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Weekly News Scan: The problem with MRIs for low back pain, Making healthcare tech your friend (not your foe)

This week in the news, we look at two articles; the first, an in-depth dive into high tech imaging and why it’s often unnecessary for patients with low back pain, and second, a thoughtful way to approach healthcare tech so it works for you instead of against you.

We hope you enjoy!

The problem with MRIs for low back pain, Undark, August 26, 2019

Studies have suggested for years that routine imaging for low back pain is a waste of time and money – not to mention it can harm the patient. Unfortunately, according to new research published in the British Journal of Sports Medicine, MRI and other high-tech scans for LBP increased by 50 percent between 1995 and 2015. So why does it persist? Though there are many reasons, the medical industry being slow to change is a main cause along with the high occurrence of LBP in the U.S. Luckily, “ninety percent of patients with low back pain will respond to things like medication and goal-directed physical therapy, and they do not need imaging at all,” says F. Todd Wetzel, the chief of orthopedics at Bassett Medical Center in Cooperstown, New York. Learn more about the state of high-tech imaging and what PT can do to help in this article.

How to ensure your healthcare tech is a help, not a headache, FierceHealthcare, August 26, 2019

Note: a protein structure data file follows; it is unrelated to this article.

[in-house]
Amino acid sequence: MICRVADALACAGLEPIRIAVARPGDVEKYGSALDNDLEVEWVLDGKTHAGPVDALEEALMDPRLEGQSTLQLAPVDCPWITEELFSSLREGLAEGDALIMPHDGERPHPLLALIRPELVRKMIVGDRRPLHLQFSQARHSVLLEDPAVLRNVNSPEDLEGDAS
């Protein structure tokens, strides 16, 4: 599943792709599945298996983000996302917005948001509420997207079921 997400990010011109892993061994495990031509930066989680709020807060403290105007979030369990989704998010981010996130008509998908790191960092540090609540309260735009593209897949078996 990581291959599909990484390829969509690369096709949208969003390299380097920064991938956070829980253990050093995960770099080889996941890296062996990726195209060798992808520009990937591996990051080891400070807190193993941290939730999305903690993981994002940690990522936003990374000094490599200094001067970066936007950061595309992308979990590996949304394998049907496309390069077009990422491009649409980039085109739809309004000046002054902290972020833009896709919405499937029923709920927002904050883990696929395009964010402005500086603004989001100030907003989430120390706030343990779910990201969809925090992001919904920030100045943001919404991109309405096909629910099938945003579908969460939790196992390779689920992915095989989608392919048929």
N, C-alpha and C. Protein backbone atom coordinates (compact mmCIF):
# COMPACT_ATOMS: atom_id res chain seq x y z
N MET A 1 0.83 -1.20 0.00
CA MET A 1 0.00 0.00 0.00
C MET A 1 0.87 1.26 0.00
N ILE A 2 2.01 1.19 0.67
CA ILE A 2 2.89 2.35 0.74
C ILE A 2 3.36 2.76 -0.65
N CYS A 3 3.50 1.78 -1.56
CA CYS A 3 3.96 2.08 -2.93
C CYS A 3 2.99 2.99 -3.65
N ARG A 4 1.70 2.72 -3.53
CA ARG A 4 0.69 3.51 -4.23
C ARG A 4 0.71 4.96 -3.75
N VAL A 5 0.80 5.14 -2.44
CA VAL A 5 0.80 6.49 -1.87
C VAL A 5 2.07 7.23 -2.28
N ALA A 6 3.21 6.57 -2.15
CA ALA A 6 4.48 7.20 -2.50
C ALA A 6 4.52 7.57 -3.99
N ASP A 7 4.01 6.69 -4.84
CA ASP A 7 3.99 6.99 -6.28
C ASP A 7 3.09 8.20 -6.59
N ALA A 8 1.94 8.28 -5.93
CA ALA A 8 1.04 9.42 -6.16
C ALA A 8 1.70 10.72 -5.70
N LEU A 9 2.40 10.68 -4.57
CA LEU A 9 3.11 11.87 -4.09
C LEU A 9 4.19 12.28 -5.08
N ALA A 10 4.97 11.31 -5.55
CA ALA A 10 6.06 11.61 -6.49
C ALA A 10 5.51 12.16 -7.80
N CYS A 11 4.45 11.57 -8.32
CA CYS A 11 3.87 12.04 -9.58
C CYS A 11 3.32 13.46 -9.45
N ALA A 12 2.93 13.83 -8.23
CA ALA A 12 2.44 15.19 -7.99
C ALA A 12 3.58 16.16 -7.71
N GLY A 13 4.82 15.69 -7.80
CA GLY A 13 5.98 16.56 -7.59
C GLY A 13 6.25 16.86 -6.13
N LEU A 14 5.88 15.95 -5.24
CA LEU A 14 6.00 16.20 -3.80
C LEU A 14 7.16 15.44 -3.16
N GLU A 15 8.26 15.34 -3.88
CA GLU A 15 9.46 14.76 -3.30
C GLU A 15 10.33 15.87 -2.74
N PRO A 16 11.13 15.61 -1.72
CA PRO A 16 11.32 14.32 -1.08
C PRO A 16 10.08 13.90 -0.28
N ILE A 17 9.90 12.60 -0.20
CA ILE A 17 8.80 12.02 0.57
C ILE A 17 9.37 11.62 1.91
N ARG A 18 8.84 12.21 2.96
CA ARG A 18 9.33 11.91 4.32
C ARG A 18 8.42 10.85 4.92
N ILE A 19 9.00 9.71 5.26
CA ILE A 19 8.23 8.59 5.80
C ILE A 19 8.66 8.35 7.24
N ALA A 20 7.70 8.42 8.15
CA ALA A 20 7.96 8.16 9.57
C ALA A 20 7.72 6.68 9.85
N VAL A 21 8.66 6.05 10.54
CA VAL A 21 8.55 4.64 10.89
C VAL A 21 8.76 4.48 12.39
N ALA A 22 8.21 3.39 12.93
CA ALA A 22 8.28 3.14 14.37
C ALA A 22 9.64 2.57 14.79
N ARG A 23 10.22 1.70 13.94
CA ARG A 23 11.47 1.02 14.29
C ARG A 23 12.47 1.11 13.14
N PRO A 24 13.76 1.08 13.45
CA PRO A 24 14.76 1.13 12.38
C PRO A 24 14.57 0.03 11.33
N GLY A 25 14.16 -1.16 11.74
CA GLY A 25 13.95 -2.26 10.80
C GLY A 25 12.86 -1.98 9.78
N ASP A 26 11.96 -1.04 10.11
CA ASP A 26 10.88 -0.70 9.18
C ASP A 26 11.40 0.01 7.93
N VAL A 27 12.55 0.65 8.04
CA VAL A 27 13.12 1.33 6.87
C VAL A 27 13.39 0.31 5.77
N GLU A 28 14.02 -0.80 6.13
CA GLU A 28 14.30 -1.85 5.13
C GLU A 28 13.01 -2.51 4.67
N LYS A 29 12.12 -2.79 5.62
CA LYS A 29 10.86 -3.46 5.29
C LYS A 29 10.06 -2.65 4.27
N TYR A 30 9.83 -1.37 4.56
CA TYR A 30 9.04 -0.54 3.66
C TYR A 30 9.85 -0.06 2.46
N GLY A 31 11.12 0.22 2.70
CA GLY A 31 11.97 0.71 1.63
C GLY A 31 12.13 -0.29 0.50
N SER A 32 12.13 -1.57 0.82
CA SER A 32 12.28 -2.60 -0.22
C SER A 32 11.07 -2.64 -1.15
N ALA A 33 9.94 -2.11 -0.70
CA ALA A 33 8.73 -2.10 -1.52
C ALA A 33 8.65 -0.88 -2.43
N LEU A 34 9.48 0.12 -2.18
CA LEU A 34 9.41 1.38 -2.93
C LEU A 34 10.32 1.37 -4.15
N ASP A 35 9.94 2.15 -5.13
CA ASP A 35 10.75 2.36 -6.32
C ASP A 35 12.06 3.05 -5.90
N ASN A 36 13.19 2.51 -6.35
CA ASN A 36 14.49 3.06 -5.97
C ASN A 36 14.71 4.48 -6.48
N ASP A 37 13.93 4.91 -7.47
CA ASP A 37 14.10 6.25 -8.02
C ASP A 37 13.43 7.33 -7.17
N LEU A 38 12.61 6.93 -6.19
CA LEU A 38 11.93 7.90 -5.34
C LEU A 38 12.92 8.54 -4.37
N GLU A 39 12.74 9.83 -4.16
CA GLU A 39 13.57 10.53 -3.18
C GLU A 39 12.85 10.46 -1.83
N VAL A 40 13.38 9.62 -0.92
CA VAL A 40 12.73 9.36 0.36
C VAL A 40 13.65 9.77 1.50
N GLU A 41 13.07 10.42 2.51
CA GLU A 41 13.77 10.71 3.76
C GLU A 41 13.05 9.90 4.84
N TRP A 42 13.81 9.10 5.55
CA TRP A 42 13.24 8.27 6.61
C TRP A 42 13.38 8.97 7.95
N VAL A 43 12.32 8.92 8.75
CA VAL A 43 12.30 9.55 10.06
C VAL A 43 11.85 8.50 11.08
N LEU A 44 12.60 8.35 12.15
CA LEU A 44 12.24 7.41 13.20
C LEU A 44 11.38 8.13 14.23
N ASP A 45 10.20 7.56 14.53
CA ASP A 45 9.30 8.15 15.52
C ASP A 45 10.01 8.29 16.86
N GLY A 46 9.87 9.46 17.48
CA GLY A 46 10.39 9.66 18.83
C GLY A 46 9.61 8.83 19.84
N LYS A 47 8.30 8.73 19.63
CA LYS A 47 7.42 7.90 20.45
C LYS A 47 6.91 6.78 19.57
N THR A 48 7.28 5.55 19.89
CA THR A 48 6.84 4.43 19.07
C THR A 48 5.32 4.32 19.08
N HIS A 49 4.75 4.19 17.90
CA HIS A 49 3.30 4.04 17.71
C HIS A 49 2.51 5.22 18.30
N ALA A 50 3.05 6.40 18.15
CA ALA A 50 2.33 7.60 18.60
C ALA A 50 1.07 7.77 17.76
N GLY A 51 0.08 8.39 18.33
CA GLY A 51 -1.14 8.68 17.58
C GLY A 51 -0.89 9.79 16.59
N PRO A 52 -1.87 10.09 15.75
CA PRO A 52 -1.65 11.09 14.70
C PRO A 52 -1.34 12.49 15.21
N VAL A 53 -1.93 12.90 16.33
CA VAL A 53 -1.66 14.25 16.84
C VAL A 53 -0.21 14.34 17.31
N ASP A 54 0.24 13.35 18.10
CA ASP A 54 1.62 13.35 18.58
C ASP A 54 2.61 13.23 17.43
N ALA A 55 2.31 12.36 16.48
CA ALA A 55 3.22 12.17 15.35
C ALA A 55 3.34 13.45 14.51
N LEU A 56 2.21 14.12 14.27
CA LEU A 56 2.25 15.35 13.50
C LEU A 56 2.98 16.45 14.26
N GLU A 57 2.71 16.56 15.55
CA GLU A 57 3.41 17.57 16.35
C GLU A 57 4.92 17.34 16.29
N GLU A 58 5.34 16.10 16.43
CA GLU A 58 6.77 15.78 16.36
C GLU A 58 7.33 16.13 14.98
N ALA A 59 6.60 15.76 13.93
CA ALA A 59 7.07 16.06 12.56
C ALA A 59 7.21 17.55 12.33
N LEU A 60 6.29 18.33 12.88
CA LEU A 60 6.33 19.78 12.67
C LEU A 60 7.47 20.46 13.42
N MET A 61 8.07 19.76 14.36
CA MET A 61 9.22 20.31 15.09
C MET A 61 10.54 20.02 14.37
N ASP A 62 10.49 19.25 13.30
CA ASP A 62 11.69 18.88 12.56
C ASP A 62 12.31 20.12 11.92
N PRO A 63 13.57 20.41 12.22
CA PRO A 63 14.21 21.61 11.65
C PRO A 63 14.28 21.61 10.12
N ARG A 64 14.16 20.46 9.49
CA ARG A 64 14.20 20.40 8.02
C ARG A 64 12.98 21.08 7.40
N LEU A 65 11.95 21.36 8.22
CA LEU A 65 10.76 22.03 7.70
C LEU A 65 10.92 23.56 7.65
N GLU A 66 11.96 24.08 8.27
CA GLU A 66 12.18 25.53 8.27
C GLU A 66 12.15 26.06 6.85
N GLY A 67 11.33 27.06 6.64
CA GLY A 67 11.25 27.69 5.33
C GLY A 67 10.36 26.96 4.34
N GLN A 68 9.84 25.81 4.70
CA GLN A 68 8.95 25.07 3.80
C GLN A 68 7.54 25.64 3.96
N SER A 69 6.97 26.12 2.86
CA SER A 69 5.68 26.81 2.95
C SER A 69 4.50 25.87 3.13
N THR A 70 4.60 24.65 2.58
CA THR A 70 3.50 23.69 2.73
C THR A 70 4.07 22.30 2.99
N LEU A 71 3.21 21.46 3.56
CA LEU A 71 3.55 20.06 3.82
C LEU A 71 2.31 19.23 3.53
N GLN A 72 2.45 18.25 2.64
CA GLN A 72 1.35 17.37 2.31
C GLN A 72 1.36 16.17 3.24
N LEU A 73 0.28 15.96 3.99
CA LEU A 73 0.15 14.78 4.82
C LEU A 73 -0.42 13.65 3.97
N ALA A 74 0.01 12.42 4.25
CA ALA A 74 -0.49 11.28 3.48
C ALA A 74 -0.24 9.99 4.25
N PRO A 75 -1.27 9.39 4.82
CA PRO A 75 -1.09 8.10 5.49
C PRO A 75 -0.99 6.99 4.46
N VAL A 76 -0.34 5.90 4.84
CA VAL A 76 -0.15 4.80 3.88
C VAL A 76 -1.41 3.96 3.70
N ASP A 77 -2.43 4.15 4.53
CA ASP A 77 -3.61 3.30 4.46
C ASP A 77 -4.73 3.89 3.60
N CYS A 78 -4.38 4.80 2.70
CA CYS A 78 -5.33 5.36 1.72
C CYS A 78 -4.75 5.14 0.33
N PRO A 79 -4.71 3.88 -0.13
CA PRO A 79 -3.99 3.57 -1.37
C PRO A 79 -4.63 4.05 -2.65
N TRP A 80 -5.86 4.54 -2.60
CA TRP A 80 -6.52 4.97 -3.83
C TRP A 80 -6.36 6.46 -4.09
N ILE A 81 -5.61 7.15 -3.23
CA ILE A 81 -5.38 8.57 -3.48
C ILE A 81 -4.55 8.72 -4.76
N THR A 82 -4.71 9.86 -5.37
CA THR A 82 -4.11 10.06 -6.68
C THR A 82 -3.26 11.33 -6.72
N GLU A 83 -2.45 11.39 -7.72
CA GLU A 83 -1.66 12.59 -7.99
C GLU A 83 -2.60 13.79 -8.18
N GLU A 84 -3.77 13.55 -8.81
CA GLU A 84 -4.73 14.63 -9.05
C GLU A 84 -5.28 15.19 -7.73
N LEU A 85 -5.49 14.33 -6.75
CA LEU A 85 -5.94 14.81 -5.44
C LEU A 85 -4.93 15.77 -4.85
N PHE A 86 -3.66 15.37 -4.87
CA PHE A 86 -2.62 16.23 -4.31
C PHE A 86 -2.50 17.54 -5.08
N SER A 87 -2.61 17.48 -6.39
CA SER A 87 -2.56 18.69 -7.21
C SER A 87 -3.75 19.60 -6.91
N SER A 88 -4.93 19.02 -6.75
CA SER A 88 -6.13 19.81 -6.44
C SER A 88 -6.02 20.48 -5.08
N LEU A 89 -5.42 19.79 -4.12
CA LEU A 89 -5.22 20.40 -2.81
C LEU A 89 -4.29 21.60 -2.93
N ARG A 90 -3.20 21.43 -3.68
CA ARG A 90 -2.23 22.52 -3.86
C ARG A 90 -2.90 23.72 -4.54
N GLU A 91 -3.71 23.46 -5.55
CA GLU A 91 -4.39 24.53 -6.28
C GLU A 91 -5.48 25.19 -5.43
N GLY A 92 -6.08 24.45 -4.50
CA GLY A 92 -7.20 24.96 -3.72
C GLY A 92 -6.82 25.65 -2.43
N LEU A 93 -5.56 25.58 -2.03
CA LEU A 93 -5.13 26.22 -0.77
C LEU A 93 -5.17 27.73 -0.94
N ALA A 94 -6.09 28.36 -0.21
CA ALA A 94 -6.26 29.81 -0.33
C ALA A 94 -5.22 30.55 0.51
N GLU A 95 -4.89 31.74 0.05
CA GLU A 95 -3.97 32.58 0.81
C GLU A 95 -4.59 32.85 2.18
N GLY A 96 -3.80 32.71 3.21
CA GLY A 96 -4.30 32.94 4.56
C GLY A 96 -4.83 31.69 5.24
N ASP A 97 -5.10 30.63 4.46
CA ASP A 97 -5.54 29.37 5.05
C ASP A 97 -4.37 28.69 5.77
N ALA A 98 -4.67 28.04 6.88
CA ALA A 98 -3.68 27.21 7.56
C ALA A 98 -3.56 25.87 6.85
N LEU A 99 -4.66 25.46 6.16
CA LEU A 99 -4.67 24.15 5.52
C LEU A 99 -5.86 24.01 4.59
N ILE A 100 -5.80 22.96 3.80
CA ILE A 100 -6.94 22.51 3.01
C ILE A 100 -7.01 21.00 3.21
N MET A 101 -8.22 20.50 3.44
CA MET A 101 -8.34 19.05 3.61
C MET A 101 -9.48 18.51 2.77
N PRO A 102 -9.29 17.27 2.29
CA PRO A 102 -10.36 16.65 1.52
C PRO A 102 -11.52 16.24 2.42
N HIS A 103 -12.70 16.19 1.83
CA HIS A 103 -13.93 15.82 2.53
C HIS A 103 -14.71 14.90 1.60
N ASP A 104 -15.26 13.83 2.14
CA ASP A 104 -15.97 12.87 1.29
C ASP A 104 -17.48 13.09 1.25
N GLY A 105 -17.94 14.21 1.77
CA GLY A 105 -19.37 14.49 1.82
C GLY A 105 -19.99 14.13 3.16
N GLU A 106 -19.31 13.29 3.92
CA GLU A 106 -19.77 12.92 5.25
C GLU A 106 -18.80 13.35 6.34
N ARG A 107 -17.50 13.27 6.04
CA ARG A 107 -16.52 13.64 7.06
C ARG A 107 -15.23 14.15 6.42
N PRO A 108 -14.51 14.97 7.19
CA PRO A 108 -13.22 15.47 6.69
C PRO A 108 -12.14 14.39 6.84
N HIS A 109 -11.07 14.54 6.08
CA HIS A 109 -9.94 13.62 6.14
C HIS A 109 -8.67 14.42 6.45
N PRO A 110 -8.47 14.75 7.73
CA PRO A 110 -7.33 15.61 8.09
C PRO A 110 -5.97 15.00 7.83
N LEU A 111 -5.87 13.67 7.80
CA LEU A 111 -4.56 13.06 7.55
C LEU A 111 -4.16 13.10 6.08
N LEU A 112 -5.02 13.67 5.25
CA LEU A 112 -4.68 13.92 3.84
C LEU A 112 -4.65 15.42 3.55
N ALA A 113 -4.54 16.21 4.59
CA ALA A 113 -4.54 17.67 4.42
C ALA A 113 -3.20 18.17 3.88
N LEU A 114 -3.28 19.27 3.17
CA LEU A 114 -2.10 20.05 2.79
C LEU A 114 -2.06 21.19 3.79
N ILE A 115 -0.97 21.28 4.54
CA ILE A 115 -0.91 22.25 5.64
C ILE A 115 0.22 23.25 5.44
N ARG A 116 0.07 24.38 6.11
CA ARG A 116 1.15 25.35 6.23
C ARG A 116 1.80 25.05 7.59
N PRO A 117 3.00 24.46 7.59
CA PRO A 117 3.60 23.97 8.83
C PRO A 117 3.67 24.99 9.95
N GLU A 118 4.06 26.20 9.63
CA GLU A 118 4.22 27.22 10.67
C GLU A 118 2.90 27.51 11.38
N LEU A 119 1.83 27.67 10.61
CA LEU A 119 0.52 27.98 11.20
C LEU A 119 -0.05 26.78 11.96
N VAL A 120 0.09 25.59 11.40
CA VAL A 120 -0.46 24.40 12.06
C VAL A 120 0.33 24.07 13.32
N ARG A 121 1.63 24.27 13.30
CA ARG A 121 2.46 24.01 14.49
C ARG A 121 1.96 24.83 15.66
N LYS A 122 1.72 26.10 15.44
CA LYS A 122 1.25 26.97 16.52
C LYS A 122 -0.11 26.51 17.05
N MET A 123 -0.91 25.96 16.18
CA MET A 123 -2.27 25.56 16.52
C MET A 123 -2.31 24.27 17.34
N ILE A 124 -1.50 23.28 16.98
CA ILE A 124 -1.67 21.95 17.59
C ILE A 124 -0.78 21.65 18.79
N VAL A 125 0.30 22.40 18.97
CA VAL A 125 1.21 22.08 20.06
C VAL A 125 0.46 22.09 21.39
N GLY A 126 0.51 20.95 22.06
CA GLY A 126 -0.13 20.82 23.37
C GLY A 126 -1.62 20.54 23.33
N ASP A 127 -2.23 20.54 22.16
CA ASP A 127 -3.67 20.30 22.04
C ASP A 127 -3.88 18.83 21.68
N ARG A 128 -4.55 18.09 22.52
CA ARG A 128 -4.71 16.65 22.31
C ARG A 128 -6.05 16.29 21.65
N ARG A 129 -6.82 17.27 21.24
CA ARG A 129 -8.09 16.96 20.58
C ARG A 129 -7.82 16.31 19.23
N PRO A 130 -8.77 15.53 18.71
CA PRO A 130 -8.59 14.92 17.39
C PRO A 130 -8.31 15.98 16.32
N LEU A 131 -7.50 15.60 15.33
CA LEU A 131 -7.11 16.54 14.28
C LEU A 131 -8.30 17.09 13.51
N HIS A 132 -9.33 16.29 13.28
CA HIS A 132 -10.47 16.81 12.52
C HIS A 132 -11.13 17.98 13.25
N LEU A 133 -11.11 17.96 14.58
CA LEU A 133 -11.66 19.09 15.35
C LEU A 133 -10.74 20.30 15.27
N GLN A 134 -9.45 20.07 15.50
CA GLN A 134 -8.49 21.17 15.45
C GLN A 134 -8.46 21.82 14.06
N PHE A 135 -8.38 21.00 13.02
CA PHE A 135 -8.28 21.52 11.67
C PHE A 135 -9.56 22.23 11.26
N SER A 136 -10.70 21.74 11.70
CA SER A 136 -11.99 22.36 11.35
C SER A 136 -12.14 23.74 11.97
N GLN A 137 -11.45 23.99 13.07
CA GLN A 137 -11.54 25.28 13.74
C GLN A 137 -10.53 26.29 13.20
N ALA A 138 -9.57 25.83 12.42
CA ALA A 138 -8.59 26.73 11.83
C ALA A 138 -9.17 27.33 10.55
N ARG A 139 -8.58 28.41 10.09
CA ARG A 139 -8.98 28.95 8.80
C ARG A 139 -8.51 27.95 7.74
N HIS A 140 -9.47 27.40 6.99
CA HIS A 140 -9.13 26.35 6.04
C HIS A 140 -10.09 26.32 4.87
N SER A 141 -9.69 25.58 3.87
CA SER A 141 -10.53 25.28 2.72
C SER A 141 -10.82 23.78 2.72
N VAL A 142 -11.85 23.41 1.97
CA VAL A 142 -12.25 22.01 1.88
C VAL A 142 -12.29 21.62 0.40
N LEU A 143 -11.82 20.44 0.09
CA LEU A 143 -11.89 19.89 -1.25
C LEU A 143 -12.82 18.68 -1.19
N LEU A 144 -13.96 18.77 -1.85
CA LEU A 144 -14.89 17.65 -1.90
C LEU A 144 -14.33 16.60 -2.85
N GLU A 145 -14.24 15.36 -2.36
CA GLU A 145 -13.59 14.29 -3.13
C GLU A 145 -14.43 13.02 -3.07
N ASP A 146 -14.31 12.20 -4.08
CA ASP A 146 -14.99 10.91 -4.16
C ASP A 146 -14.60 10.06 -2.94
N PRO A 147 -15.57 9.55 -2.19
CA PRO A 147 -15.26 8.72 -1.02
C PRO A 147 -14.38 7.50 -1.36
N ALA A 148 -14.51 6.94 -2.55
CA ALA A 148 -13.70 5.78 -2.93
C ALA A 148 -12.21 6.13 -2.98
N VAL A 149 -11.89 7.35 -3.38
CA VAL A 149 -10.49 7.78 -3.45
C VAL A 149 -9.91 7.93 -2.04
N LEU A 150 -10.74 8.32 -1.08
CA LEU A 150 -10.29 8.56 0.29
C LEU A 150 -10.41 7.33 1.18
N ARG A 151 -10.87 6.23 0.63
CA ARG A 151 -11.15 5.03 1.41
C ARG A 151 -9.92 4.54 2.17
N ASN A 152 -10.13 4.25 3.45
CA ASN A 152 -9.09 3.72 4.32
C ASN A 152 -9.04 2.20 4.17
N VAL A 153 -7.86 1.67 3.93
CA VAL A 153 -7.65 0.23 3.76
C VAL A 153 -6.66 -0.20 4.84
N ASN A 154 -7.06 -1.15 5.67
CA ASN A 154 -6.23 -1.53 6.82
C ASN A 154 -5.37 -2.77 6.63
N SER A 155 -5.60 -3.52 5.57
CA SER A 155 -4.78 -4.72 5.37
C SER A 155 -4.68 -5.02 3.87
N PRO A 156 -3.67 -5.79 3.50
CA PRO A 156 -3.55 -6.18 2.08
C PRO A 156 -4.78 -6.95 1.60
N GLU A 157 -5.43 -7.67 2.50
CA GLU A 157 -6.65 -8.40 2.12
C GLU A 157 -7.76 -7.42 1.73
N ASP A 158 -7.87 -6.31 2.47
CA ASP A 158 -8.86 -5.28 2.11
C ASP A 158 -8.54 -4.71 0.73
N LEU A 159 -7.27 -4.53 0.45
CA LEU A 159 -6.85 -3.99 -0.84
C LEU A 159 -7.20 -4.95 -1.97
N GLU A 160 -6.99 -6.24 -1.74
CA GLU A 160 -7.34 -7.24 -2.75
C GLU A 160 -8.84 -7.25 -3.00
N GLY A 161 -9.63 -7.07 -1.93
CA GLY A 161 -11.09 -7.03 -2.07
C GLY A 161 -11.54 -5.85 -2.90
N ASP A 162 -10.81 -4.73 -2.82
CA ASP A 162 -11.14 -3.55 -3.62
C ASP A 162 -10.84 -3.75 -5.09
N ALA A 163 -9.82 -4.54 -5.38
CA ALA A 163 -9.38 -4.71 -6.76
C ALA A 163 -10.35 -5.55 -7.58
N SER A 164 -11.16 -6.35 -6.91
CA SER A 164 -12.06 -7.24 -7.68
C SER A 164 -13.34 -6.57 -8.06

True or false, technology is your savior. If you said false, it might be time to rethink your approach to technology and its role in your practice. While invaluably helpful, the approach you take to technology is arguably as important as the tech itself. Don’t miss this article to learn four ways you can make tech your friend – instead of your foe.

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Author

Taylor Goldsmith

Content Marketing Program Manager

Taylor Goldsmith is the Content Marketing Program Manager at Clinicient where she manages the blog, social media strategy, supports lead generation activities and more. She provides insightful direction to a variety of other daily Clinicient activities and brings to her team knowledge of core and emerging marketing strategies. Taylor earned a Public Relations degree from the School of Journalism and Communication at the University of Oregon. In her spare time, she likes to travel, explore the Portland food scene, and cheer on the Oregon Ducks.

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